At the crack of dawn and after being blessed by her mother and the elderly in one of the pastoralist villages of Denan woreda (district), 30-year-old Sindebie Weda left her bush house to travel 250 kilometres in a heavy truck to Degehabur hospital. Two bags filled with dresses and some biscuits were the items she carried for her long journey. Her aunt, accompanying her, helped Sindebie to climb to the back of the heavy truck, crammed full with cargo and people travelling to town.
When the truck left the town, Sindebie sighed in relief. In her six years of married life in this village, she has lost two babies in two deliveries. On both occasions, like many women in the area, Sindebie tried to deliver at home supported by traditional birth attendants. “During my second delivery just two years ago, not only did I lose the baby but I was almost on the verge of death. I was unconscious for hours while I was taken to the local health centre after a failed delivery attempt at home,” Sindebie remembers. She then recovered after being transferred to another secondary healthcare hospital, some 300 kilometres away.
“I was traumatised by such experiences,” says Sindebie. She was determined not to undergo such a devastating situation again. She was intent on paying whatever it took to make her third delivery successful. After a half-day arduous and bumpy journey, the truck finally arrived at Degehabur town. “When I was told that I had arrived at the hospital, I was filled with joy and smiled for the first time in months and, for the very first time, I felt I would soon enjoy nature’s blessing – being a mother,” she says.
As expected, she was well received and treated. However, after a few moments of rest, she was called into the examination room and, after conducting the proper antenatal care examination, the maternity staff at Degehabur hospital told Sindebie her due date had not yet arrived and advised her to go back home and return after 10 days.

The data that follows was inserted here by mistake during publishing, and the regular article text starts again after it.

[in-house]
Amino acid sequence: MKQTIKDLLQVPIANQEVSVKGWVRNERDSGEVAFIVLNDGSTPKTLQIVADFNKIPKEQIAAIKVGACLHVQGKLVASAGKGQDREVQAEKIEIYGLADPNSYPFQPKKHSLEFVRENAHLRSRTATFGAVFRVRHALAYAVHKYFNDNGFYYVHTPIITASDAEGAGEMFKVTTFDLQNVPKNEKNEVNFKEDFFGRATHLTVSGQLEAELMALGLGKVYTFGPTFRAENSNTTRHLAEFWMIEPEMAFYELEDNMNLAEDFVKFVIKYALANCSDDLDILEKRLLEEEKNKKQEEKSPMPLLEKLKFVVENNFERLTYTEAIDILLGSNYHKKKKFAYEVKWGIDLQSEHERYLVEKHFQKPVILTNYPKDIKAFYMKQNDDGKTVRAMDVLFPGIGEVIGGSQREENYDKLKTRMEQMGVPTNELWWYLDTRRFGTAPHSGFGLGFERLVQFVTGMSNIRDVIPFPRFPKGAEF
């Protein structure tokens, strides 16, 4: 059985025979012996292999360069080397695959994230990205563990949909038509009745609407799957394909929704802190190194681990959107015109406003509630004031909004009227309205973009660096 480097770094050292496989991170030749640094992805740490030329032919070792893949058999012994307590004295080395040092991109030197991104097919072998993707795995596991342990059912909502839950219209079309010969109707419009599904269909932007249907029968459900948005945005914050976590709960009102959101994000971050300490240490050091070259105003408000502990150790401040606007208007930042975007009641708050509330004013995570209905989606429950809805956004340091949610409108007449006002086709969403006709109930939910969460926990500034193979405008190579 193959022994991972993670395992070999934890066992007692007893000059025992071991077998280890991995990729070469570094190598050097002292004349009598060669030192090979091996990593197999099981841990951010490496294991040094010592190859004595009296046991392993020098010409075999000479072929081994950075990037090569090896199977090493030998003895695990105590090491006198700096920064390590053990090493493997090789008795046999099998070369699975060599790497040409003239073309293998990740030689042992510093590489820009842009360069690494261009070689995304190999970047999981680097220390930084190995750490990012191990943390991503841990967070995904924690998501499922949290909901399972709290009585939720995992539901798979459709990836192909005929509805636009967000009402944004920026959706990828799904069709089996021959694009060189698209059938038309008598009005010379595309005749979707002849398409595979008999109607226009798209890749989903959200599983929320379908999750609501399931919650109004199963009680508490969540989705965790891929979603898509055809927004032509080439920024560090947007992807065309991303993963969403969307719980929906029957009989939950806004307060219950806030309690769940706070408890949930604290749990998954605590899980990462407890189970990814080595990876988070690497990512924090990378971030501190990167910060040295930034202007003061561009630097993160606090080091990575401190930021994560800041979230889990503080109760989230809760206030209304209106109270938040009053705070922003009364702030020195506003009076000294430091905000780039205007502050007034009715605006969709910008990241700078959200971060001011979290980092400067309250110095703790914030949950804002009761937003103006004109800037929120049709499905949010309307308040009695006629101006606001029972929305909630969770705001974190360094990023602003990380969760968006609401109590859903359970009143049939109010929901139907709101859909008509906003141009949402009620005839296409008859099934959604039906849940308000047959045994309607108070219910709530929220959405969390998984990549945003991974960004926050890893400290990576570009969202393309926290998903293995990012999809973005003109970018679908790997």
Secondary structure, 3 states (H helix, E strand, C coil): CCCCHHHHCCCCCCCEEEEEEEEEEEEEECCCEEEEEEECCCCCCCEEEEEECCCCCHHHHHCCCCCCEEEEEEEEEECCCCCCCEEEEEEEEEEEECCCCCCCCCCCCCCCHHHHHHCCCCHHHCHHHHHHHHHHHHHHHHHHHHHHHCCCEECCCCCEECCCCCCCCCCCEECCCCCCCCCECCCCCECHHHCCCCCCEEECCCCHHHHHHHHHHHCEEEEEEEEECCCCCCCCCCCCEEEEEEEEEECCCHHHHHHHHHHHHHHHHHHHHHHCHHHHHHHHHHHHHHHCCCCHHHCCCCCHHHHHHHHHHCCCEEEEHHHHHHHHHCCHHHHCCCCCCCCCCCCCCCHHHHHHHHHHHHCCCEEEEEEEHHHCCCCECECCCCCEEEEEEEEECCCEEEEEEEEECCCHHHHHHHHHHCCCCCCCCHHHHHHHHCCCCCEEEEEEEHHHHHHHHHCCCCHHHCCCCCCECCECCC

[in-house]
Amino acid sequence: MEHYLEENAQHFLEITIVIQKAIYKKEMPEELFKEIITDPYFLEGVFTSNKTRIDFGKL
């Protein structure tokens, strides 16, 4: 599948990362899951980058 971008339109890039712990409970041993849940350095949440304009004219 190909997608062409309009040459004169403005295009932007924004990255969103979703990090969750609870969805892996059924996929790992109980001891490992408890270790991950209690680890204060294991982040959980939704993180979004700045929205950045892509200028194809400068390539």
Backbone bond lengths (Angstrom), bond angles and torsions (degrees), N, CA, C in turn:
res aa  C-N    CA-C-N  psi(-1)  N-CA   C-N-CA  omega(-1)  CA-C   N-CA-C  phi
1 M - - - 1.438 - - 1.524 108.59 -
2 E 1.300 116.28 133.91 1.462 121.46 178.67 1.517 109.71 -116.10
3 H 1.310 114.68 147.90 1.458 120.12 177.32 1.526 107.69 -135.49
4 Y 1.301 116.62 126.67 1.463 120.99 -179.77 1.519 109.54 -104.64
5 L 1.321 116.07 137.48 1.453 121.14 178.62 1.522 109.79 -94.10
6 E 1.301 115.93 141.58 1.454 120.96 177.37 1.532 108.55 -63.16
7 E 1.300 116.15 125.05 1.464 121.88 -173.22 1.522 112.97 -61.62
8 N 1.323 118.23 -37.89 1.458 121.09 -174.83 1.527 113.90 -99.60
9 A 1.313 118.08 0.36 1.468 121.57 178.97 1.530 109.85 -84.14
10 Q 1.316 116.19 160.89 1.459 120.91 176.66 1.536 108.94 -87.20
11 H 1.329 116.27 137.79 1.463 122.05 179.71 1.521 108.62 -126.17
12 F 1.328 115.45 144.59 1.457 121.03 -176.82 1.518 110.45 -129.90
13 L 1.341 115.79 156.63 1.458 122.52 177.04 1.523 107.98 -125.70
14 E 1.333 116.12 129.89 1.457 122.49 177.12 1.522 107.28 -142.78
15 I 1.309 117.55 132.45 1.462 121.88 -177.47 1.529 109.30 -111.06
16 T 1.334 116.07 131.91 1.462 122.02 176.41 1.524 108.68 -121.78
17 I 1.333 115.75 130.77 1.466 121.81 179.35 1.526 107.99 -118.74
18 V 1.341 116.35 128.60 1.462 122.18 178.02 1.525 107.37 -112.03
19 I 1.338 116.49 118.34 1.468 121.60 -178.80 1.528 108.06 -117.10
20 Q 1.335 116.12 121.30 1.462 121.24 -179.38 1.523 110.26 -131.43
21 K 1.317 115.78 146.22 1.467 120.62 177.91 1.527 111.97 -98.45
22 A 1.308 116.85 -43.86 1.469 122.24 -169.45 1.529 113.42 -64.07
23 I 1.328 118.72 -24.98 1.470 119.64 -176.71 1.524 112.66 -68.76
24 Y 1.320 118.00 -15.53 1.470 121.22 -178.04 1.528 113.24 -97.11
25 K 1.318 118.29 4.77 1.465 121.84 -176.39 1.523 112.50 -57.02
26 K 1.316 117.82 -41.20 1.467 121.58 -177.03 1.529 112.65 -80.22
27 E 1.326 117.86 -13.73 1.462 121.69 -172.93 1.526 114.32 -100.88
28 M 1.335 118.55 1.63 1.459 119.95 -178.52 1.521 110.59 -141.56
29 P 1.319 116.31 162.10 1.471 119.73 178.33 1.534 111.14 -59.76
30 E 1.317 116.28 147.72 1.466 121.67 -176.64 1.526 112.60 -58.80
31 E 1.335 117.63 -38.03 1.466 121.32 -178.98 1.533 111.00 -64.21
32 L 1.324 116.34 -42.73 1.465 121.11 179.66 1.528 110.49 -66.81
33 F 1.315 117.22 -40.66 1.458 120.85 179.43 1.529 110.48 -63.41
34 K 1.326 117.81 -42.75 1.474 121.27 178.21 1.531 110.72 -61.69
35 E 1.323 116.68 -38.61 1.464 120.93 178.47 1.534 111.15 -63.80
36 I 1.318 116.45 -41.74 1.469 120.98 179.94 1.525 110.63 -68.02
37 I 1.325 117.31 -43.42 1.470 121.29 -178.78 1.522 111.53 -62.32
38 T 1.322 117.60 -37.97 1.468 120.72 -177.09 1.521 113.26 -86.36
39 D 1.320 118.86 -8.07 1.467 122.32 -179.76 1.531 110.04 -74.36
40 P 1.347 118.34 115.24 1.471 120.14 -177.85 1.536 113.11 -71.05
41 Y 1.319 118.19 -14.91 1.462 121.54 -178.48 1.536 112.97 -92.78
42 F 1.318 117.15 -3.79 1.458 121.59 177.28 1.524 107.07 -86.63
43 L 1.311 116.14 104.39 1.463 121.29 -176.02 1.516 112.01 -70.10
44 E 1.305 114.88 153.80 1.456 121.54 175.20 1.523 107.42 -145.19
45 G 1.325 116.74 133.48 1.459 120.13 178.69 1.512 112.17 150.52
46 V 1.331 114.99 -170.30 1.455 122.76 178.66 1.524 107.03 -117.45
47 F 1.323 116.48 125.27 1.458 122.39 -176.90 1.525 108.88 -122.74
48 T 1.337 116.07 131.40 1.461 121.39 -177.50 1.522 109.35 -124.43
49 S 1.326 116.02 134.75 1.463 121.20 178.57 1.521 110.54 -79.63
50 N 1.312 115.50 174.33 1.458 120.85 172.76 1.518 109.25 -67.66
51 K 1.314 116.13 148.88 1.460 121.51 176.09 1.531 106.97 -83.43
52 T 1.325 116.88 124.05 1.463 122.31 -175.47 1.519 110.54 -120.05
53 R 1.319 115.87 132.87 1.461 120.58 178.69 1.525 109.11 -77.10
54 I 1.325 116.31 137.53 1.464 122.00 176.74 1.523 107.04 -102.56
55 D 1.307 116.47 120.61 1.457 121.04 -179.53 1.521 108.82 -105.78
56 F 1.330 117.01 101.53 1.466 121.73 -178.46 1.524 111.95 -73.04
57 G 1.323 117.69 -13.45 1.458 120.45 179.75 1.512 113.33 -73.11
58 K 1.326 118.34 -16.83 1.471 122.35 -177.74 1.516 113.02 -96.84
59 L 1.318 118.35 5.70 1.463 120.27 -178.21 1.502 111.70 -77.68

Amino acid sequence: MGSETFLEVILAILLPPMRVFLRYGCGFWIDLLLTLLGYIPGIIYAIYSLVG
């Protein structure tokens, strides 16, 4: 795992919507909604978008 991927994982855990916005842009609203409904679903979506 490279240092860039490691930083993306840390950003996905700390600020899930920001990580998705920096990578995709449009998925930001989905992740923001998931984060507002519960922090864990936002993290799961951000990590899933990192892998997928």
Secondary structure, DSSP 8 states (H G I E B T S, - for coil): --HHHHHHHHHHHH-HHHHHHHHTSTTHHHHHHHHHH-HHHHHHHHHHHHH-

When Sindebie heard this she couldn’t believe it. In an instant, memories flashed back of all the agonies, the loss and the miseries she had suffered over the years. She was dumbfounded. “When I saw her silence I thought she hadn’t understood the advice so I told her again,” says Rukia Abdulahi, midwife and supervisor of the mother and child healthcare unit at the hospital. “Then she slowly raised herself up from the examination bed and sat comfortably. She stared at the three of us, the midwives. She then settled her eyes directly on me, fixing me with a piercing look. Silence filled the little room for few seconds.
Suddenly, Sindebie’s strong voice broke the silence: 'I won’t leave the hospital until I give birth to a live baby. I’ve had enough. I’ve already lost two babies during my previous two deliveries. I don’t want to go without my baby!'”
The midwives were stunned by the response. Rukia says the woman’s determination was firm and unequivocal. They never expected such a response. After listening to Sindebie’s traumatic tale, the medical team was convinced and sympathetic. However, Rukia says “the problem was where to accommodate her and who could provide her with assistance for days. We were at a loss as to what to do.”
Sindebie’s story spread very fast around the hospital until it reached Médecins Sans Frontières (MSF) staff working in partnership with the Regional Health Bureau in Degehabur hospital. Already aware of such challenging situations, MSF was in the process of constructing a maternity waiting house in the hospital. Dr Seri Sango, medical activity coordinator of the MSF Degehabur project, says: “Although the maternity waiting house was only half completed, we had to adjust and create a room for this courageous woman to stay. We facilitated that. She stayed for seven days and gave birth to a healthy baby.” Lying happily beside her baby, Sindebie Weda says:, “I’m very pleased. I thank all of you.”
It was not only the staff and community of Degehabur hospital who heard about Sindebie’s story, she also became famous in her Denan community and far beyond. Currently, the maternity waiting house is fully furnished and accommodates about 12 pregnant women at a time.
Since it became fully operational in January 2015, more than one hundred pregnant women coming from all villages (kebele) in the Jerar region, and some from other areas, suffering various kinds of pregnancy-related complications (such as severe and mild pre-eclampsia, anaemia, multiple pregnancies, among others) have benefited from the maternity waiting house. Rukia says: ‘If it hadn’t been for MSF, we could have faced serious problems in saving the lives of these mothers and also in supporting them to deliver safely. We don’t have any space to keep mothers here for weeks.” At the maternity waiting house, the basic needs of pregnant women are provided – hygiene, health education, food, soap, detergents and general medical treatment, as well as antenatal and postnatal medical care.
MSF is supporting the Somali Regional Health Bureau in providing quality healthcare at Degehabur hospital as well as in outreach locations via mobile clinics, and is supporting health centres and health posts in the provision of care.